In terms of the quality of that support, Drake also ranked first, with 4.44 (down from 4.52 last year), UltraTax came in second with 4.34 (up from 4.32), and GoSystem rated last with 3.41 (down from 3.58).
Most users (94%) turned to the phone for support (up from 93%), 32% used e-mail (up from 31%), and 15% used live chat (up from 10%).
Several vendors have introduced other forms of help, which were reflected among the 3% of respondents who wrote in additional responses. These included online databases/knowledge bases, FAQs on the vendor website, forums, and remote help options that allow the vendor to log in to a preparer’s computer to see the problem.
Importance of Integration
As noted earlier, integration with other software—or lack thereof—was the second most cited reason that people switched tax preparation software.
Many vendors say they are expanding the number of products their tax software product integrates with, to include not only their own products but also those of other vendors.
For example, Lacerte integrates with other Intuit products such as QuickBooks but also with BNA Tax Planner. ProSystem fx Tax integrates with the entire ProSystem fx Suite as well as GainsKeeper Pro (a CCH product), Basis Pro (CCH), BNA, and Sage FAS (Fixed Asset Software). Drake allows for importing information from Microsoft Excel and Access, QuickBooks, and Sage Peachtree. GoSystem integrates with a variety of other Thomson Reuters products, such as Practice CS, File Cabinet CS, and Checkpoint, as well as products from several other vendors, including BNA, Copanion, SurePrep, and Caseware.
For a more comprehensive list of products that each program integrates with, as well as more information about each tax preparation software vendor, including prices, features, contact information, and product-by-product survey results, see the Journal of Accountancy.
Products on the Web
The trend of moving toward the internet continues as vendors that traditionally offered desktop versions of their product introduced web-based versions.
Last August Intuit announced its plans for ProLine Tax Online Edition, a new SaaS professional tax software product powered by the Lacerte engine, rather than creating web-based versions of ProSeries or Lacerte itself. It is a pay-per-return model of roughly $19.95 per return in 2009 with no upfront license fees. The product launched in November. Pricing for 2010 had not yet been determined at press time.
In June 2009, Thomson Reuters unveiled a SaaS option for which users pay monthly software leasing fees rather than upfront purchase fees, starting at roughly $425 per month, and can access their software, including the CS Professional Suite of products as well as Microsoft Office and Exchange, over the web. CCH also released a SaaS version of ProSystem fx Tax in 2009, which starts at $450 per user per month.
Drake offers two types of SaaS offerings. Web1040 runs in a browser, so it requires no installation. Remote1040 is an application that customers have to download, consisting of a data entry module that runs locally on the customer’s machine. For both products, calculation, printing, and e-filing all happen on the server and are executed over SSL encryption.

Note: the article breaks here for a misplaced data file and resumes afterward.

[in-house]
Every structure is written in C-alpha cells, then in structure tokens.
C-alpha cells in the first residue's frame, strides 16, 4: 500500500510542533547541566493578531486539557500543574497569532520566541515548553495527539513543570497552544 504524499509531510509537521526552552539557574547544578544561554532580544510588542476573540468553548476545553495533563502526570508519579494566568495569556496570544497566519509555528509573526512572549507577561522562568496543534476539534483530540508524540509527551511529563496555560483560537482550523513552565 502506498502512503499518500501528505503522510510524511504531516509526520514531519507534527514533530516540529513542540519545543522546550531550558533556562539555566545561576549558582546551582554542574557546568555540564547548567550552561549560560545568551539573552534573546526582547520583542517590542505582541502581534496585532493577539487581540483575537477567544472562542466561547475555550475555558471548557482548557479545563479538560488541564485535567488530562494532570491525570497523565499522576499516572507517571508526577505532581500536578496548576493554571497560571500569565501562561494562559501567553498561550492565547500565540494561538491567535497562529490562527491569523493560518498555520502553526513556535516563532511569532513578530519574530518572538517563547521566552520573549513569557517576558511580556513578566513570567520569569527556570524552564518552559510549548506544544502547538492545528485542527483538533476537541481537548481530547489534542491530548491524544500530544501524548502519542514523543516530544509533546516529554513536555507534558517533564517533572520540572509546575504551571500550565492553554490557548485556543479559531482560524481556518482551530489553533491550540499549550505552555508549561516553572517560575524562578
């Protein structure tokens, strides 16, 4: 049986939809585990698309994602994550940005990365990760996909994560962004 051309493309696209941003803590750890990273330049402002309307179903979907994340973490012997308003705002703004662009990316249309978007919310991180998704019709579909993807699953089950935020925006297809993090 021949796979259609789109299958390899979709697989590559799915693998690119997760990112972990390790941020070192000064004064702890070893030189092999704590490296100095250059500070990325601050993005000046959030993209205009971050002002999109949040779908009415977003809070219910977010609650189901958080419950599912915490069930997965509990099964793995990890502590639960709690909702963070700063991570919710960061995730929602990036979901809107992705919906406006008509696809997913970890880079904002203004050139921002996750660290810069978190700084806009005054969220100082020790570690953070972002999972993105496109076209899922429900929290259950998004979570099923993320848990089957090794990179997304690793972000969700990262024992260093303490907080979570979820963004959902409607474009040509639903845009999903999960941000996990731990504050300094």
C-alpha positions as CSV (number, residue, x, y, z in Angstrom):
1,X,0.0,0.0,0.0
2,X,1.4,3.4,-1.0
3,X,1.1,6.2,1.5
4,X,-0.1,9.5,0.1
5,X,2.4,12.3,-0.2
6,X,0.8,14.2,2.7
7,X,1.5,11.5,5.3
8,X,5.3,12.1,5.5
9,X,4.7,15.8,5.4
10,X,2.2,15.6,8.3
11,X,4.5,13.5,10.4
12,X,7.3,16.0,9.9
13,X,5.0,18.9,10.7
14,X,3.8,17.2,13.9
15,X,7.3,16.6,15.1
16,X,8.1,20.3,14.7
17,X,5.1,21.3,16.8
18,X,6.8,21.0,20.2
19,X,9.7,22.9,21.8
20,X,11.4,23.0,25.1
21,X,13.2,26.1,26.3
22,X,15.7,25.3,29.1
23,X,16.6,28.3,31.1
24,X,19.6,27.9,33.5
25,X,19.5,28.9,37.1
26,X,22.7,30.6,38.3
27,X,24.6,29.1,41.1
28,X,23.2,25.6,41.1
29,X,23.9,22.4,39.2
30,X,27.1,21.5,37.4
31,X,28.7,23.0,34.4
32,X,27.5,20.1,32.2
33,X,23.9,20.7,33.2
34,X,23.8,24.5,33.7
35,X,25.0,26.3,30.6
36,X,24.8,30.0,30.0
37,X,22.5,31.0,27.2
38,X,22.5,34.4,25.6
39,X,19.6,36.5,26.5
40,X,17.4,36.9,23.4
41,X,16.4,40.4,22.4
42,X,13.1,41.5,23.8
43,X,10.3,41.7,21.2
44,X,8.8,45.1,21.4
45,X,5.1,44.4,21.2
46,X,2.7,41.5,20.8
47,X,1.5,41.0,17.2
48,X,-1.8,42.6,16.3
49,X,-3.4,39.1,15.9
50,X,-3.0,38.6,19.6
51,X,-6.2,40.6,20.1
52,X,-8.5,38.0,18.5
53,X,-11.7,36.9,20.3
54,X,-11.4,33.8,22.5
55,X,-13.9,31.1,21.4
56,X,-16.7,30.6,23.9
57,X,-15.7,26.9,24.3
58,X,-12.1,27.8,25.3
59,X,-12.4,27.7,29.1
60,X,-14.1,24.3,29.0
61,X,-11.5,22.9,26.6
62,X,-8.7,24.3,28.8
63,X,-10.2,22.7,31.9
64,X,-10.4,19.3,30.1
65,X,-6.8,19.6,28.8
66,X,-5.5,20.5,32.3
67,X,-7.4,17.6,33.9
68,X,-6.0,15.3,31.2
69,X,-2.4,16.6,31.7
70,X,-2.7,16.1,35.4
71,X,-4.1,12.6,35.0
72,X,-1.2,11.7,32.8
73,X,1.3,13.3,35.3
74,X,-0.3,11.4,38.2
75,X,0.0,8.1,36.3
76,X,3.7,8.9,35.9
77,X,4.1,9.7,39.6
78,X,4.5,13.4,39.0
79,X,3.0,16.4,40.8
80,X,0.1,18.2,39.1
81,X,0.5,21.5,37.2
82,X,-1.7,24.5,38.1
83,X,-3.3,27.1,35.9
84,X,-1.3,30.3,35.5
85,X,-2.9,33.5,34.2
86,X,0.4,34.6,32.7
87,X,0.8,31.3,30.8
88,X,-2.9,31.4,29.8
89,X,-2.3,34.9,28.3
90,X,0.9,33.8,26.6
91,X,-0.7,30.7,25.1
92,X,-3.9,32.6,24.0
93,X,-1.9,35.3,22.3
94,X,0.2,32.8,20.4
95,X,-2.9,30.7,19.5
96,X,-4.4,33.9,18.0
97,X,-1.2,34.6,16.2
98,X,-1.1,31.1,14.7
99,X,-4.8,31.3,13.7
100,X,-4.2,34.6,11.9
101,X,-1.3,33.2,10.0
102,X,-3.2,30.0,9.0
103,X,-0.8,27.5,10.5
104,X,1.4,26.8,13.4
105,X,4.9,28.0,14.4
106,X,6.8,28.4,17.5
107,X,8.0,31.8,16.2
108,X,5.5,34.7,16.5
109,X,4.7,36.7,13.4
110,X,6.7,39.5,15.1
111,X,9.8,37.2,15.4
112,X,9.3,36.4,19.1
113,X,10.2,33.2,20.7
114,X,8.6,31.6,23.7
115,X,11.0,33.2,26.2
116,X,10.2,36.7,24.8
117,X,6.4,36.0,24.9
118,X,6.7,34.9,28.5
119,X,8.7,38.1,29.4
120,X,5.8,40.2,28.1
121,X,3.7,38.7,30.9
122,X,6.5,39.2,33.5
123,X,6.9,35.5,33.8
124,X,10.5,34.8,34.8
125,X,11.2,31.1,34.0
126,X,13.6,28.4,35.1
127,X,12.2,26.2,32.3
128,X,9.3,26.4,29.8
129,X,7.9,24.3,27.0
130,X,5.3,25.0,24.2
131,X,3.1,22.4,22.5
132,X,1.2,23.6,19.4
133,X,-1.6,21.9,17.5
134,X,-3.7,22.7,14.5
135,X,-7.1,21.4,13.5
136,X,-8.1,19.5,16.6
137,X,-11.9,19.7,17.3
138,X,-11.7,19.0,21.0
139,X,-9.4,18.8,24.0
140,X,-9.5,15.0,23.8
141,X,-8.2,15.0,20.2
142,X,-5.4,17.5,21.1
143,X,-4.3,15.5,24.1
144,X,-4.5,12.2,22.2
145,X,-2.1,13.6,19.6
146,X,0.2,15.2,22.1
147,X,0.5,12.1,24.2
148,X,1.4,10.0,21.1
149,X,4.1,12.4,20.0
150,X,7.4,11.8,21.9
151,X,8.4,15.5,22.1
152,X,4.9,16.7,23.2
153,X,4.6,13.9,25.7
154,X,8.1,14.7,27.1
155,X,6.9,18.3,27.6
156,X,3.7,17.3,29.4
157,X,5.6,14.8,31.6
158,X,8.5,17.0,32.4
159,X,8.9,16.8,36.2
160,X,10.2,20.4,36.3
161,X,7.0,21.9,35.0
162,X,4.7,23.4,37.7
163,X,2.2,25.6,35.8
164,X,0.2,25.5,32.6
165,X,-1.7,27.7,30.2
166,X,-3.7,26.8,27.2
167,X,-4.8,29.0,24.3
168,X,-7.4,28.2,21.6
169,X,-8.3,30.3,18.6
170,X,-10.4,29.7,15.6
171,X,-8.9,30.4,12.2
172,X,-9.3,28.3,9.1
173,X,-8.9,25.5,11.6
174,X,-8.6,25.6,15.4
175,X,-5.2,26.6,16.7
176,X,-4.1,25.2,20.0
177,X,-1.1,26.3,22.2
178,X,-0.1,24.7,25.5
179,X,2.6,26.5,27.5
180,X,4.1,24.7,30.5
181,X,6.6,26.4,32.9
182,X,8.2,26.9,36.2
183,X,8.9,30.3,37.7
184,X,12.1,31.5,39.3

GoSystem Tax RS is web based, and Thomson says it plans to expand its web services, including online monitoring tools and additional products. UltraTax plans to enhance its tool for monitoring the status of e-file clients and to include an option to send an automated e-mail to the client when the IRS has accepted the returns.
Most vendors offer some type of online help, including chat, e-mail, or web-based discussion forums as well as blogs and videos. Online portals, through which accountants and their clients can exchange files, are also becoming popular. While portals can be used for dozens of purposes—from exchanging QuickBooks files that are often too large for e-mail to entering payroll information—an increasing number of accountants are using them to receive client source documents and post their completed tax returns, especially given the regulatory environment related to sending private information via e-mail. Web-based portals can be up and running in minutes, and those who use them say the learning curve is almost nonexistent.
Portals are not new—at least not to Thomson or CCH—but both vendors launched new versions of their products in the fall. The ProSystem portals start at $1,250 a year for 500 portals and 10 gigabytes of total storage. Thomson’s start at $175 per month ($2,100 annually) for 1,000 portals with 500 megabytes of storage per portal, plus a $500 one-time setup fee.
Drake does not offer client portals, but this year it is introducing Enterprise Office Manager, a web portal for multisite management. To secure e-mail exchanges with clients, the vendor is introducing the ability to password protect and encrypt PDF copies of tax returns. (For more information on portals, see “Client Portals: A Secure Alternative to E-Mail,” 209 Journal of Accountancy 36 (February 2010).)
Adding to the move toward using less paper, for 2010 Drake improved the PDF generation of returns and added the ability to back up files to the Drake Document Manager. Thomson plans to enhance the ability to run UltraTax CS efficiently across dual monitors, including the auto sizing of the folders block when the input screen is tiled with either the diagnostics or the tax form.
Alexandra DeFelice is a senior editor at the Journal of Accountancy. For more information about this article, contact Ms. DeFelice at email@example.com or 212-596-6122.